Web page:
Enveloping or Spectra Alarms

An alternate technique is to allow the software to build an alarm envelope based on a spectrum or some average of a group of spectra. Rather than defining the alarm envelope in terms of discrete frequency bands, this technique essentially forms an arrangement of narrow bands based on a reference spectrum that has been recorded for a measurement. In the simplest implementation, the reference spectrum is the baseline spectrum collected at the initiation of a condition monitoring program. When a machine is repaired, replaced or operational conditions change, a new reference spectrum would be specified.

Most software that implements envelope alarms can calculate the reference spectrum as an average from a group of spectra. The group could simply be all the measurement points on one machine, all the measurement points on a group of machines, all the horizontal measurement points on a group of machines, and so forth. The group could also be the data collected for a single point over some time span, or a combination of measurement points and time span.

The tolerance for how far above the spectrum the alarm is set can be based on absolute value or a percentage. Tolerances are also set for the bandwidths. Envelope alarms are sensitive to speed, so if machine speed variation may occur, the spectra must be set up on an orders basis. And, machine speed must be recorded accurately when orders are used.

Rule Based ‘Intelligent’ Alarms

Machine faults don’t pay attention to what a software program thinks they should do. Neither band alarms nor envelope alarms will be right all the time (70 percent is a good success rate). Experienced analysts also know the common causes of variation in vibration from certain machine faults and use that knowledge when analyzing vibration data. That knowledge can be somewhat reduced to a set of rules for when and how to interpret vibration spectra data.

Some condition monitoring software vendors provide rules-based (a.k.a. knowledge-based) algorithms that assess the vibration spectra data. The accuracy is highly dependent on the breadth and depth of the experience of the person writing the rules. A good vibration analyst will always make sure she or he understands the machine configuration and mounting before attempting to analyze its spectra data. Likewise, a good measure of the accuracy of a rules-based system is the amount of machine configuration and mounting data it requests or requires.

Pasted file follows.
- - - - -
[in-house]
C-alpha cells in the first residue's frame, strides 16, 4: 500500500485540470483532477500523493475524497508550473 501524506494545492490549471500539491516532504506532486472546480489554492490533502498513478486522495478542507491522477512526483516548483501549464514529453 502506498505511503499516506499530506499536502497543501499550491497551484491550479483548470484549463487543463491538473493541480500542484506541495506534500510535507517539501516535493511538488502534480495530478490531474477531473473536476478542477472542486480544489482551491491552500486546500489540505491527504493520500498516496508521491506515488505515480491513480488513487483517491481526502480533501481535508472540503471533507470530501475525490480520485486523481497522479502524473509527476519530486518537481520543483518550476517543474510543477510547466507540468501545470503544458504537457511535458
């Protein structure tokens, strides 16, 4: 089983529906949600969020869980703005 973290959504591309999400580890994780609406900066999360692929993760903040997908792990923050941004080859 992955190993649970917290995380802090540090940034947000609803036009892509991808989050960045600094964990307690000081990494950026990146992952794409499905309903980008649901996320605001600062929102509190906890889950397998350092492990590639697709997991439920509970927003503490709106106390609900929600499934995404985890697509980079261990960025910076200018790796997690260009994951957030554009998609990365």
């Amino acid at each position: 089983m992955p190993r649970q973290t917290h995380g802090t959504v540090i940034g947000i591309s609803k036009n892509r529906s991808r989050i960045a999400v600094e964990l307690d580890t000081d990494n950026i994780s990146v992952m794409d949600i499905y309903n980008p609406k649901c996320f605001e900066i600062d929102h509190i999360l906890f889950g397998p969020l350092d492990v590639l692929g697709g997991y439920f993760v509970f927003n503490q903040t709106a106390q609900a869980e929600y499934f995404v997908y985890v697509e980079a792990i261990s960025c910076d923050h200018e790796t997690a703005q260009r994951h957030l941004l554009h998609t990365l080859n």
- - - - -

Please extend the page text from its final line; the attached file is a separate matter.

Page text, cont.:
Vibration amplitude alarms created by any of these techniques can be implemented using the baseline data collected for a monitoring program and reset when a machine is repaired or replaced, or if operating conditions change. However, condition monitoring software will also store historical data, making it possible to design alarms that reflect the time-based trend of vibration amplitude for any alarm. So, a machine with an increasing vibration trend that typically runs smoother than a sister machine with a higher, but steady, vibration amplitude can alarm at a lower level. Trending is a powerful tool for building effective vibration alarms.


The alarm techniques presented here can be configured to be effective on a wide range of machinery. But such an alarm may not be effective on a machine that is configured or mounted differently. Machines subject to variable operating conditions are particularly difficult to accommodate with a simple alarm scheme. For machines that have vibration characteristics that vary with operational conditions, it may be necessary to define a single machine as several different machines, each with its own alarm scheme. Of course, data must then be collected in coordination with the machine operating condition.

Determining machinery condition from vibration data is complex. Software provides tools that help the process, but no alarm structure will catch all failures, and all will trigger some false alarms. Developing and maintaining an alarm structure will result in a condition monitoring program that minimizes repair and maintenance while maximizing uptime.